Thanks to St. Martin’s Press and NetGalley for a copy in exchange for my honest review.

Posted in Mystery & Thrillers, New Books Tagged with: , ,

Never Tell
March 25th, 2019 by diane92345

Another awesome entry in the Sergeant Detective D.D. Warren series. Both D.D. and Flora Dane have a past connection to a new murder case in Never Tell.

Evie is happily married to Conrad and four months pregnant with their first child. Coming home after work, she finds Conrad shot dead in his study. Something on his laptop disturbs her so much that she calmly picks up the murder weapon and shoots the computer twelve times. The police find her holding the gun and arrest her for murder.

Evie was D.D.’s first murder case sixteen years earlier. Evie had shot her father. Her only comment, “It was an accident. An unfortunate accident.” Evie was not charged.

Flora Dane, now working as D.D.’s confidential informant, recognizes the victim, Conrad, from her days with her abductor, Jacob. What secrets are hiding behind Evie’s and Conrad’s seemingly normal facade?

Never Tell is another gripping thriller by Lisa Gardner. Told from the viewpoint of Evie, D.D., and Flora, Flora’s sections were the ones I was racing toward. Flora describes more of what happened to her during her abduction. In addition, Flora shows almost a human side in this book, which is nice to see.

While this book is a highly recommended thriller, I would suggest strongly to read Find Her, where Flora Dane’s story is initially told, before reading this one. It will increase your understanding of Flora’s story (plus it’s a great book on its own).  With that sole caveat, Never Tell is highly recommended to all thriller lovers. You won’t be disappointed! 5 stars!

Thanks to Dutton Books and NetGalley for a copy in exchange for an honest review.

Posted in Diane's Favorites, Mystery & Thrillers Tagged with: , ,

House on Fire
March 12th, 2019 by diane92345

In House on Fire, Leigh and Pete are returning home early from their fifth wedding anniversary trip when they get a call from Leigh’s fourteen-year-old daughter, Chrissy. She is calling from the police station, where her stepbrother, Pete’s eighteen-year-old son Kip, is in custody.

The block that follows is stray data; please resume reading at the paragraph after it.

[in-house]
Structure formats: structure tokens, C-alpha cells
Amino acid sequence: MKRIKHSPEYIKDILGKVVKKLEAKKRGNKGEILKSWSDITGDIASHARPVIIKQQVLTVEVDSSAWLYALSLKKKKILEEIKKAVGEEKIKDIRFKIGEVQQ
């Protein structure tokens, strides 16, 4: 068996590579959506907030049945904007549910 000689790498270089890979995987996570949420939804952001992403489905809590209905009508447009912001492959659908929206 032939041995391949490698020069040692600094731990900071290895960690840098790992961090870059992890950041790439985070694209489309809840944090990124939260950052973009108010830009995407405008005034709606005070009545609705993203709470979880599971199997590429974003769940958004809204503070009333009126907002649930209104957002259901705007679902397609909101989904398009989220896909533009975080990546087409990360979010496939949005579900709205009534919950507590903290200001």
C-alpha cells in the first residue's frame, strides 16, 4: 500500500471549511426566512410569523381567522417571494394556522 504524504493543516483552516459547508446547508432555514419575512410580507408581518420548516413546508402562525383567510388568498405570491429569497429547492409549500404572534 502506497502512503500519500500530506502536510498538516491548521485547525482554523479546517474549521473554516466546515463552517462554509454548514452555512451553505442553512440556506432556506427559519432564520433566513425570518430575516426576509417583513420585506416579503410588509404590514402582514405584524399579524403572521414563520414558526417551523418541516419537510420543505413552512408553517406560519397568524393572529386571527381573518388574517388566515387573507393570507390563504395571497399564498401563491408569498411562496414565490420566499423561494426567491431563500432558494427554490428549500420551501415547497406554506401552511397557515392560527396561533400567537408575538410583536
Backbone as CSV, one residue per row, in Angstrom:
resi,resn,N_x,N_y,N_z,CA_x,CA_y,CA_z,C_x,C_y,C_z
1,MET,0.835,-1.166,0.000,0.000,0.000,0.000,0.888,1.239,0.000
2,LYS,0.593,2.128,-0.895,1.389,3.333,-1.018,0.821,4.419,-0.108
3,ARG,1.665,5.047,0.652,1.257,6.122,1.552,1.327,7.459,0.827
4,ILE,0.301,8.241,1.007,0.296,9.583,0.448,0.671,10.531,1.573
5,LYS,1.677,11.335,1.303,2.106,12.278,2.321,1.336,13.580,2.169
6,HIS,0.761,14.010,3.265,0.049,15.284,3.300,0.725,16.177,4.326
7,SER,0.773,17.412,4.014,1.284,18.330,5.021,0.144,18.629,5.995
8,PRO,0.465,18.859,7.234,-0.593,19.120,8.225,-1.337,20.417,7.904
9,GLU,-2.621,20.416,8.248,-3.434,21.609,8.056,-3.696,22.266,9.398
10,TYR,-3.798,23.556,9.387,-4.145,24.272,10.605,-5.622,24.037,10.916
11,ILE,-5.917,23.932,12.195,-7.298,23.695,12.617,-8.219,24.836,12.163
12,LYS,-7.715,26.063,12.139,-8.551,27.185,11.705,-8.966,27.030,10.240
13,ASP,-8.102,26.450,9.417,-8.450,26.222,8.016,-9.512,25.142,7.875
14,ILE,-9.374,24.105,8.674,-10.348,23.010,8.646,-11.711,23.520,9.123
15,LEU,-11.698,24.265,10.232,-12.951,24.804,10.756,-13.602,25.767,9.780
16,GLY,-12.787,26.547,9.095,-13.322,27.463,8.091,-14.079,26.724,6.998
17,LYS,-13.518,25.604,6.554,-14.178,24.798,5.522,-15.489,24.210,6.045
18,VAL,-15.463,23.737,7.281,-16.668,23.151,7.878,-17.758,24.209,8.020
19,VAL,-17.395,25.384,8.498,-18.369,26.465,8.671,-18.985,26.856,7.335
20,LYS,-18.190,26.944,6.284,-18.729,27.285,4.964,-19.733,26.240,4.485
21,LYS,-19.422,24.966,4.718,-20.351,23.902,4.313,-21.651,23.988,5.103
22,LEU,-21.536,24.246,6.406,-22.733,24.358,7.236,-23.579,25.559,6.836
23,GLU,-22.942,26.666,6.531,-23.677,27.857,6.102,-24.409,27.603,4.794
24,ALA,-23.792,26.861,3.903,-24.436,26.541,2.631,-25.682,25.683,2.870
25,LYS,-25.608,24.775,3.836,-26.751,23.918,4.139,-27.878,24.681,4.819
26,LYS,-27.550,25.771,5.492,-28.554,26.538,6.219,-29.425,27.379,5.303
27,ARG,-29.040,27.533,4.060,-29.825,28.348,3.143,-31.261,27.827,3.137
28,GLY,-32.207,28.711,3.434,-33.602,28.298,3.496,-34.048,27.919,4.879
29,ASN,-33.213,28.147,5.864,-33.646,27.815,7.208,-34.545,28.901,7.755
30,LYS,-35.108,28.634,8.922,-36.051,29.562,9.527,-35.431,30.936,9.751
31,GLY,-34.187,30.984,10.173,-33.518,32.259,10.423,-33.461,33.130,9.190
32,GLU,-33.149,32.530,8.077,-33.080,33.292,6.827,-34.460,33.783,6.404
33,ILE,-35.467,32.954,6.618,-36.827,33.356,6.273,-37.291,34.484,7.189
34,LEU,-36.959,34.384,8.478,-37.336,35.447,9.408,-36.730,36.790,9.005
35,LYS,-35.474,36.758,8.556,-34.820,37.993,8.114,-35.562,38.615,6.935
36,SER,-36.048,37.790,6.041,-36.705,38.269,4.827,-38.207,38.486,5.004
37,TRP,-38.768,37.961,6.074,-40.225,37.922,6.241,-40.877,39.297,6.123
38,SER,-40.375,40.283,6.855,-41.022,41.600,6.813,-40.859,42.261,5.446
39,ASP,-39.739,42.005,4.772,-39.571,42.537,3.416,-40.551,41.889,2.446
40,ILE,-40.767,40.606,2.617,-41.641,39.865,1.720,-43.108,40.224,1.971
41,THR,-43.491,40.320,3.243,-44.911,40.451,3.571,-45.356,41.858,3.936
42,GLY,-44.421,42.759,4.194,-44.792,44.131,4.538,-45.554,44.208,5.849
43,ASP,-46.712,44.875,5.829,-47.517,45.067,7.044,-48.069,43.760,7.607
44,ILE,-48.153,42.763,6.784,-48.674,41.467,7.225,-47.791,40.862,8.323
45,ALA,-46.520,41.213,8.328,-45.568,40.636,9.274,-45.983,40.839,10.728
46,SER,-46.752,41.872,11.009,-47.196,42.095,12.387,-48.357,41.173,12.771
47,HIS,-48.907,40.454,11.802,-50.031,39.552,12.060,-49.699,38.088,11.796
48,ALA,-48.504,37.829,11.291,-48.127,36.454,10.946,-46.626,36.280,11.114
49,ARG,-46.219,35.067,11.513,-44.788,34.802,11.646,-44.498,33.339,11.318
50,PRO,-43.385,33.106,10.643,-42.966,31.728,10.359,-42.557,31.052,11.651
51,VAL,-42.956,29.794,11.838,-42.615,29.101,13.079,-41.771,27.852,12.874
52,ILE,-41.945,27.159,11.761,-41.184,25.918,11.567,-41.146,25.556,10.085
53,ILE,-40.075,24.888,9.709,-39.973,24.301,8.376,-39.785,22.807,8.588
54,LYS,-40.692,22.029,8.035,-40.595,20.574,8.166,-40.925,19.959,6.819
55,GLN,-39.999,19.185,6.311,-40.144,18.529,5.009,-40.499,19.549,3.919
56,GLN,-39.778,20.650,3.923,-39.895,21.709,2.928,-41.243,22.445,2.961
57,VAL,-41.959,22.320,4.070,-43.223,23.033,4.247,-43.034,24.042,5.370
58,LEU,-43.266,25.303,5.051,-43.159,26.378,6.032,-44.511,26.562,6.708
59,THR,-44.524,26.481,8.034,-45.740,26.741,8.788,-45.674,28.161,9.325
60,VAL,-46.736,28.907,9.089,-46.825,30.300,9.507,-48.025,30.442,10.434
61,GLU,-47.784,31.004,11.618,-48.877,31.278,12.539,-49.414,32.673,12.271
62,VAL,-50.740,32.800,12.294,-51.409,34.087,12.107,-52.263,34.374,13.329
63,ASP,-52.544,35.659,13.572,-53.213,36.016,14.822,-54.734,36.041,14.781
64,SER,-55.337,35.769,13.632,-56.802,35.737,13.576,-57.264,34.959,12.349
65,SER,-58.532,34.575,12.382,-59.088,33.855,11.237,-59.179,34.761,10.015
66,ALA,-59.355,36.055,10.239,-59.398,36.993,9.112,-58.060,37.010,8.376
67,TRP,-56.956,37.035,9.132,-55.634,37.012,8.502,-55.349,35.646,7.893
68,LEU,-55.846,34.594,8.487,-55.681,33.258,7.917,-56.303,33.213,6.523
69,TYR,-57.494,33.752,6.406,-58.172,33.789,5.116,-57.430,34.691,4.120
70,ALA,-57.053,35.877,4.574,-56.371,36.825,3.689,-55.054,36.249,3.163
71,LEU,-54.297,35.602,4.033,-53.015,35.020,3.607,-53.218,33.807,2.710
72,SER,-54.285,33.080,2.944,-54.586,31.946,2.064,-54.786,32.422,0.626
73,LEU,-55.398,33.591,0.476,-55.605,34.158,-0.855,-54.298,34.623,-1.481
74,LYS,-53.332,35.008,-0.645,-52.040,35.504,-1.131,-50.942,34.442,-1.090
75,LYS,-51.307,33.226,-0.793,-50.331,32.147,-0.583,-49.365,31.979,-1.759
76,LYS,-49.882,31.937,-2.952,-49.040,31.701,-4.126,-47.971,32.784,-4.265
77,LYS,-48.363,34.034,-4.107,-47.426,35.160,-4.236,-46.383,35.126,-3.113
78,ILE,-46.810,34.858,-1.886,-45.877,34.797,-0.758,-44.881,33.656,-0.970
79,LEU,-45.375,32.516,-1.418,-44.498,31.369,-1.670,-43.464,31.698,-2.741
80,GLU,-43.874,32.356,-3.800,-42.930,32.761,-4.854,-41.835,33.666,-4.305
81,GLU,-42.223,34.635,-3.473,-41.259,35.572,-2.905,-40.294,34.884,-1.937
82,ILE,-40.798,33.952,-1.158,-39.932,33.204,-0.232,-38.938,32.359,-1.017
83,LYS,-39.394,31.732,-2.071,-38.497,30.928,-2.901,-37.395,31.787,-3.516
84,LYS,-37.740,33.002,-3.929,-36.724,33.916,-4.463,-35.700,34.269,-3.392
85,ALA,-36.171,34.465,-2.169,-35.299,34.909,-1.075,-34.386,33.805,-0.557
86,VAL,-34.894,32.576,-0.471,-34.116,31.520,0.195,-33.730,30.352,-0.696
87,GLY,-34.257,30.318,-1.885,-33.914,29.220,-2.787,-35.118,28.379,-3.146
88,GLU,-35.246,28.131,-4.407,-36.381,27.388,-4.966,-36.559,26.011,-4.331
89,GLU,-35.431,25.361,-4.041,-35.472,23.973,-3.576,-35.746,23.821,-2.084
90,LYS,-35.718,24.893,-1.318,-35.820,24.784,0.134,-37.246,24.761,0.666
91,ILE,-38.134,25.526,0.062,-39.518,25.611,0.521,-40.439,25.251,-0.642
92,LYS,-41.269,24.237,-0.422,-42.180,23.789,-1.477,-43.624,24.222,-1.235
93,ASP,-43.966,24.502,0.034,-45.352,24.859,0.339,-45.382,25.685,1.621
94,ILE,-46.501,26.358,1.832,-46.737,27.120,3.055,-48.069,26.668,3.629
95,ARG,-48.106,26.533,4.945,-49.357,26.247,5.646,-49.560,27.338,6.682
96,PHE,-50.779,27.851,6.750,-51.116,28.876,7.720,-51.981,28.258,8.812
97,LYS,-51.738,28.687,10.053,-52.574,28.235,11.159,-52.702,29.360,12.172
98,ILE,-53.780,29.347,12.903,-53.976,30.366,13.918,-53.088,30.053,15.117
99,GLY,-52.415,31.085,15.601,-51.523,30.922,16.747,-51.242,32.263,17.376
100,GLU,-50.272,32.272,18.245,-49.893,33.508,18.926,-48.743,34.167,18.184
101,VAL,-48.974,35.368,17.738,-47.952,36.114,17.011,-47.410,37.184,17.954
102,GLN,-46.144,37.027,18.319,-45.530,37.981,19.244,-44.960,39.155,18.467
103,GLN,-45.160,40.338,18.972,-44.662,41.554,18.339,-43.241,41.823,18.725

Kip was planning on spending the weekend with friends beginning with a party celebrating Kip’s acceptance into Duke University. After drinking and smoking a bit, Kip is surprised by Chrissy’s appearance at the gathering. She bicycled there after learning that their parents are returning home early in just a few minutes. Kip hadn’t pre-approved his weekend plans or borrowing his dad’s truck to get to the party so he desperately needed to get home before his parents.

Kip puts her bicycle in Kip’s dad’s truck and they drive home together. During the drive, they swerve off the road into a ditch and a tree while trying to avoid hitting a dog.

When the police arrive, they arrest Kip for driving under the influence. When Chrissy later dies, the charge of manslaughter is added. Kip changes his story and states that Chrissy was driving the night of the accident.

House on Fire was fantastic until the wave of amazing coincidences at the conclusion. Describing them would be a major spoiler. However, I can’t rate this book higher than 3 stars.

Thanks to Atria Books and NetGalley for a copy in exchange for an honest review.

Posted in Mystery & Thrillers Tagged with: ,

Beautiful Bad
March 10th, 2019 by diane92345

Beautiful Bad tells the story of Maddie and Ian’s relationship that ended in murder.

The story starts with a bang: a female calls 911, a child screams in the background and the call is abruptly cut off.  When police arrive, they find a large bloodstain on the open concept kitchen’s floor. From that scene, we are shown the story of Maddie and Ian’s relationship from the beginning through the day of the killing and forward.

Within Beautiful Bad, the day of the killing sections were fantastic. Unfortunately, you had to slog through a lot of details to get to them. While the end is twisty, it probably won’t be much of a surprise to experienced thriller readers. 3 stars.

Thanks to Park Row and NetGalley for a copy in exchange for an honest review.

Posted in Mystery & Thrillers Tagged with: ,